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View more articles by Justin Rohrlich
Justin Rohrlich is an Emmy Award winning journalist with a keen interest in North Korean affairs
Last August, Kim Jong Un’s ex-girlfriend, singer Hyon Song Wol, was arrested for violating North Korea’s pornography laws. Three days later, Hyon and 11 other performers rounded up with her, were machine-gunned to death in front of their families. Or, maybe they weren’t.
In December, Kim Jong Un had his uncle Jang Song Thaek handcuffed and marched out of a meeting of the Political Bureau of the Central Committee of the Workers Party of Korea. He and five aides were later stripped naked and eaten alive by 120 dogs that had been starved for three days. Or not.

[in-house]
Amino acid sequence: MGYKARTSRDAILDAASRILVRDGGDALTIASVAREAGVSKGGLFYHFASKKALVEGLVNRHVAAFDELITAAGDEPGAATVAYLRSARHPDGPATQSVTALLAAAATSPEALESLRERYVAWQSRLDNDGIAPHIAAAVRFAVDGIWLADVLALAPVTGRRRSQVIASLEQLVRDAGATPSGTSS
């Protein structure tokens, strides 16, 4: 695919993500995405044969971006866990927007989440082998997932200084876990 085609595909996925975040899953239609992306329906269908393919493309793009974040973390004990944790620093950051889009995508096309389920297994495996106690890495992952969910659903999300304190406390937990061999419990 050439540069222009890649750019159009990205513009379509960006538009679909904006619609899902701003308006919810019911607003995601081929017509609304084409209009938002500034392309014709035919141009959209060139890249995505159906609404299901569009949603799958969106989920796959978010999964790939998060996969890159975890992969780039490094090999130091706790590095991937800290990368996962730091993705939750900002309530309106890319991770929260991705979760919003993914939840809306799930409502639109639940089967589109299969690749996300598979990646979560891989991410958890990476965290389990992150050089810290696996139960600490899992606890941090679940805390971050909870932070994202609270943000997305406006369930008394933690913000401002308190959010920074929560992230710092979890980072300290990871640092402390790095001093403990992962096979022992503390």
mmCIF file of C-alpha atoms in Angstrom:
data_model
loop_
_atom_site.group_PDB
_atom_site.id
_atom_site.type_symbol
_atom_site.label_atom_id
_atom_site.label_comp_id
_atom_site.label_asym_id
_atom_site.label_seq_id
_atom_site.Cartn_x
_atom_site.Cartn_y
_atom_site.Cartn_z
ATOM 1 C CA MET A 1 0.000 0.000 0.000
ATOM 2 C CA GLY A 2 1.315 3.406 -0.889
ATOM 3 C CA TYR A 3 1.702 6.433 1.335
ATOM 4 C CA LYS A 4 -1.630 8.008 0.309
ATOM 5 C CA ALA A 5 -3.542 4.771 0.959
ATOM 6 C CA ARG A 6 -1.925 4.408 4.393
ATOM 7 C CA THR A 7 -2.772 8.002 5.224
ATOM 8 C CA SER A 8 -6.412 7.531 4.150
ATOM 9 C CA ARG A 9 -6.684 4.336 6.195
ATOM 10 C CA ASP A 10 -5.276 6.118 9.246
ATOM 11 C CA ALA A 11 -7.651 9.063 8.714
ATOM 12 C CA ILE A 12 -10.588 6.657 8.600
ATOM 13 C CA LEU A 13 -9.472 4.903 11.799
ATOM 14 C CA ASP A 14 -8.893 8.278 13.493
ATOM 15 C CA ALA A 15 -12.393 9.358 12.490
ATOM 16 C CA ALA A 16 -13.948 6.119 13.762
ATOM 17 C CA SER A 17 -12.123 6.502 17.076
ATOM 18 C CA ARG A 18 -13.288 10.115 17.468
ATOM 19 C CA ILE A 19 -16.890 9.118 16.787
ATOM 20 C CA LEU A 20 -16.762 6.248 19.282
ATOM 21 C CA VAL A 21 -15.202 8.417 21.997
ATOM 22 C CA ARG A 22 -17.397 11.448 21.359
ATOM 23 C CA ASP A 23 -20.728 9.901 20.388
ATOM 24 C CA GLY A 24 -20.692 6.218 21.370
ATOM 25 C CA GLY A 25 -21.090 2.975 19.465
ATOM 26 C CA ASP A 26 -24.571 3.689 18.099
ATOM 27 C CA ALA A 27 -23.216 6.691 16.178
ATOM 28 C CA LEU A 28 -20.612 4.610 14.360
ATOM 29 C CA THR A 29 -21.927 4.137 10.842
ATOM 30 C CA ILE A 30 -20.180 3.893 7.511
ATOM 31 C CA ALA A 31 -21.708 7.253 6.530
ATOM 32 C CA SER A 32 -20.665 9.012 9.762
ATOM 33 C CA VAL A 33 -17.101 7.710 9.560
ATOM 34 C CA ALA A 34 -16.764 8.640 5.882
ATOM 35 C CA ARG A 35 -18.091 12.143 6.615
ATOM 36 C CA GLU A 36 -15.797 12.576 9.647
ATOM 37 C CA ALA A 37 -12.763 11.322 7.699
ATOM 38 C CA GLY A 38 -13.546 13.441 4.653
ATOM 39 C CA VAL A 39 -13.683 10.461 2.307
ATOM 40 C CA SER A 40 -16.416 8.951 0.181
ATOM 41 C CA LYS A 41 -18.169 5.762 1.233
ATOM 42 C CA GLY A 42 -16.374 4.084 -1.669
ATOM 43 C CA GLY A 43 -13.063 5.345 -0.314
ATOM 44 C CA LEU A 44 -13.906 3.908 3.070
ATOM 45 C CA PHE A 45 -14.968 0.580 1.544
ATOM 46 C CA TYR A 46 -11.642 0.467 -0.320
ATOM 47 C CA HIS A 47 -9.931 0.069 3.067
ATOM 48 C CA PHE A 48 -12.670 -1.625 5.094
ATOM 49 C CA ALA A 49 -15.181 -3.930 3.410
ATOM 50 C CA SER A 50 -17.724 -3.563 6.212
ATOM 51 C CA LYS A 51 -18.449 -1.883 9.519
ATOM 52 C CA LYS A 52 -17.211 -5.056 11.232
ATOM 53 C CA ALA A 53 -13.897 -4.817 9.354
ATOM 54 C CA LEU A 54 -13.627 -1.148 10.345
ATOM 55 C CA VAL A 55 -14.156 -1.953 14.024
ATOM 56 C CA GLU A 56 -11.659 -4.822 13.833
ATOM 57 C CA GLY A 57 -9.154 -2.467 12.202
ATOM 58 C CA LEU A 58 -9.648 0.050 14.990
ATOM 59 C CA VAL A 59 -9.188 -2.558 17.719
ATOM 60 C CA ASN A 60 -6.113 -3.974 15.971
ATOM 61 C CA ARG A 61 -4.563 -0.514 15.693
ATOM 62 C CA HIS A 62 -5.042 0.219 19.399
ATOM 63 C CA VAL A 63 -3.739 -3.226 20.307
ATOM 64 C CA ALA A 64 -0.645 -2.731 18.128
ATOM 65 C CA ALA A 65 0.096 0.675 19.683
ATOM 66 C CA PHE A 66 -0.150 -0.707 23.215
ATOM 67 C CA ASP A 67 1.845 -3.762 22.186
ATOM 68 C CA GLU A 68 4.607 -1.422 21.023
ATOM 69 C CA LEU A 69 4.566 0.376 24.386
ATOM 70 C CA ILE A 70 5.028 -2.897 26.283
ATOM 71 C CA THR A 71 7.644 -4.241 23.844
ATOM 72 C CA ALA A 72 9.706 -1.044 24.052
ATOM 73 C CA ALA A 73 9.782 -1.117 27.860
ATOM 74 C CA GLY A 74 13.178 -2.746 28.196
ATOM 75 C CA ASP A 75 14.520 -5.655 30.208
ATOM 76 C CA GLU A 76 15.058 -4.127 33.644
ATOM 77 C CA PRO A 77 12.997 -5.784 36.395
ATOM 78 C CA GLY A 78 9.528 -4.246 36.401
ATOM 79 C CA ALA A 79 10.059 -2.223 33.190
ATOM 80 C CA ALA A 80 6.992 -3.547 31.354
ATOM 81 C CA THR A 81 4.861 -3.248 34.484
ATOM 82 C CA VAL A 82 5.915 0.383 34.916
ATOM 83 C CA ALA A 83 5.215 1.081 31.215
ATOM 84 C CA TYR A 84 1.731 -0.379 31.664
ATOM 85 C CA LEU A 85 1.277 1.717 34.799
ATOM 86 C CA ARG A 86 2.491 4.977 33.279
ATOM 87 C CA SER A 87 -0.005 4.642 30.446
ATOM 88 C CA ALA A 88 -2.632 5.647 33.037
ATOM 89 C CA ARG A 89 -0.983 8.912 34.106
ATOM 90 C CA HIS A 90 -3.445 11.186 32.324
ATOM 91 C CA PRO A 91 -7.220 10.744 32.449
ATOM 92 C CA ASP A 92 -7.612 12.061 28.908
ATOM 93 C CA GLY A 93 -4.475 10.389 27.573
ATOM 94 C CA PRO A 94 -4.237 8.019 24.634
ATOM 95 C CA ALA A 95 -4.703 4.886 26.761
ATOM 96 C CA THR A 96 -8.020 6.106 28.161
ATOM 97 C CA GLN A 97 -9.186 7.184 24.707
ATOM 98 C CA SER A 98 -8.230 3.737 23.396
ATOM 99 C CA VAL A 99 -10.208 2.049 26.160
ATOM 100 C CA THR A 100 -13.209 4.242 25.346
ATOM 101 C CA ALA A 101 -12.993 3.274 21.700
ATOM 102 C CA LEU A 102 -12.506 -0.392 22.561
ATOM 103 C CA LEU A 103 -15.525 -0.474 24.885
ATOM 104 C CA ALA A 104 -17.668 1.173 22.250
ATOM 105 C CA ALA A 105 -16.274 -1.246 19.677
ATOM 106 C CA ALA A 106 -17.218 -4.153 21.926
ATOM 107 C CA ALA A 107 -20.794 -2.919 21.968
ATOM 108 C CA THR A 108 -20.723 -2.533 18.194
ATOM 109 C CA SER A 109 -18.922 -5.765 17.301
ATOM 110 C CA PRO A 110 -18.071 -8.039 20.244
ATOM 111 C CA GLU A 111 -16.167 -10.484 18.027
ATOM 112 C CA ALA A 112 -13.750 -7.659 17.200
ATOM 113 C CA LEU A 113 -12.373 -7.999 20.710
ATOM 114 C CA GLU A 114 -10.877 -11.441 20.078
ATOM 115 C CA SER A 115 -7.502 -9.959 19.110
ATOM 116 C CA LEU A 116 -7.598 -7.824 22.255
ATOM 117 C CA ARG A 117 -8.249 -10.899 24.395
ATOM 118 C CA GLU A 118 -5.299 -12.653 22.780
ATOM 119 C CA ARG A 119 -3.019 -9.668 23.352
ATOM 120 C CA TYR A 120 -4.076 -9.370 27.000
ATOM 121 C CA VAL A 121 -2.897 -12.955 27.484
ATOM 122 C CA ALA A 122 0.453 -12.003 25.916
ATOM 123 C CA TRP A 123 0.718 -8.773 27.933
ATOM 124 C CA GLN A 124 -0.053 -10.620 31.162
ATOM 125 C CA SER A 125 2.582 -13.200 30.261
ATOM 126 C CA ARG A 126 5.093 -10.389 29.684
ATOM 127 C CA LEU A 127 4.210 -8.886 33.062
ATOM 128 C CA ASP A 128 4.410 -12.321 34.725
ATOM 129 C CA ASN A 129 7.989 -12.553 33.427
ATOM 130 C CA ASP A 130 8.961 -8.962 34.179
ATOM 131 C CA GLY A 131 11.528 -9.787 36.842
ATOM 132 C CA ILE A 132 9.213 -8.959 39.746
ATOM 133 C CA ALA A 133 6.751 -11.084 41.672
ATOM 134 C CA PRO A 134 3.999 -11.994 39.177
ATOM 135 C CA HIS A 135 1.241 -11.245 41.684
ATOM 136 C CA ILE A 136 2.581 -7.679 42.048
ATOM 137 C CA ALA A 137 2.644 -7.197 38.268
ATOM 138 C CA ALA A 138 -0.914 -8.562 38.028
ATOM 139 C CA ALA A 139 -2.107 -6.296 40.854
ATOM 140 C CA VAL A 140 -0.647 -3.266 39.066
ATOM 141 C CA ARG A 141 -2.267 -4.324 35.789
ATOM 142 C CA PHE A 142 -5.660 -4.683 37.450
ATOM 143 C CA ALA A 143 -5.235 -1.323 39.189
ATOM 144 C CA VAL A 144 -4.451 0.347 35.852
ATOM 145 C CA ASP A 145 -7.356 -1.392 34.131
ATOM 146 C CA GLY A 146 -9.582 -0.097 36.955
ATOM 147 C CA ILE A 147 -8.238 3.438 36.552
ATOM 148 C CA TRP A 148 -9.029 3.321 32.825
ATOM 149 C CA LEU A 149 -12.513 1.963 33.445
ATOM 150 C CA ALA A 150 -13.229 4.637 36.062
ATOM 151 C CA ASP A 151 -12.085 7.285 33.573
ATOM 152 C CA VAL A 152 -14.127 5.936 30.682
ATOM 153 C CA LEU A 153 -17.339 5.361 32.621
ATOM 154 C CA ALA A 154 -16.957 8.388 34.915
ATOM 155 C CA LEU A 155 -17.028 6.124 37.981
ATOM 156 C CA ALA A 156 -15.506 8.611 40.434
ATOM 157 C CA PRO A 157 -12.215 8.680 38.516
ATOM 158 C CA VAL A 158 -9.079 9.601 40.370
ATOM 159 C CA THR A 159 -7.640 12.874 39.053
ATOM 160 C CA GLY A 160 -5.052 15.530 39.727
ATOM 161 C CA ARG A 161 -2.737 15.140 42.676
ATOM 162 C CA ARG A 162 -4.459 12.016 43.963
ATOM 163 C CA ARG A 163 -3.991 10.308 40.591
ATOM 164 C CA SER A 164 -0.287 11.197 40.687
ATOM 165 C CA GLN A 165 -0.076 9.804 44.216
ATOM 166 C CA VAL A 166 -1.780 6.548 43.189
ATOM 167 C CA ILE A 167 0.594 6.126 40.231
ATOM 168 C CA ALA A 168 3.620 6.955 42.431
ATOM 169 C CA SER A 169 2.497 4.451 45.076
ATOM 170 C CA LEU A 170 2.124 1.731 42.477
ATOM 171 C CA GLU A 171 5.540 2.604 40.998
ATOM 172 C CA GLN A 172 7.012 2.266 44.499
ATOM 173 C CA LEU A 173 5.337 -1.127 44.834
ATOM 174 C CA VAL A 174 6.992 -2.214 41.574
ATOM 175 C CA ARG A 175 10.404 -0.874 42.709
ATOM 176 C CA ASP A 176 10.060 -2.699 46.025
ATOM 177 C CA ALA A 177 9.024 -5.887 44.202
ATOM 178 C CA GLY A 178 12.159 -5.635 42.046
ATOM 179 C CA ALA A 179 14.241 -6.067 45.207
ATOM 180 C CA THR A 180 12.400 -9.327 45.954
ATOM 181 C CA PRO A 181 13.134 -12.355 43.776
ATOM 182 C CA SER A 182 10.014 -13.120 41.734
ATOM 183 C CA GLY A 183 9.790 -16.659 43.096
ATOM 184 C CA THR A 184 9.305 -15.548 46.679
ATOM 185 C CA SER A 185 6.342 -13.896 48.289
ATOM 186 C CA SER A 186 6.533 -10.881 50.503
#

Was Kim Jong Un “very drunk” when he ordered the execution of two of his uncle’s former aides last fall? It was reported as fact in South Korea’s JoongAng Ilbo, citing the Japanese Yomiuri Shimbun, which relied on nothing more than “a source.” Has Kim Jong Un’s younger sister really been put “in charge of the regime’s coffers since the execution of his uncle? The Chosun Ilbo quotes a group of North Korean activists in South Korea who say they heard as much from “a North Korean source.” Without any way to confirm much of what we hear about the daily machinations going on within North Korea’s borders, the short answer is: who knows?
Information is arguably the most powerful weapon in any nation’s arsenal. And North and South Korea are, technically, still at war. Author and Korea historian Bruce Cumings says the two Koreas are testimony to the fact that “in war–or suspended war–truth is the first casualty.”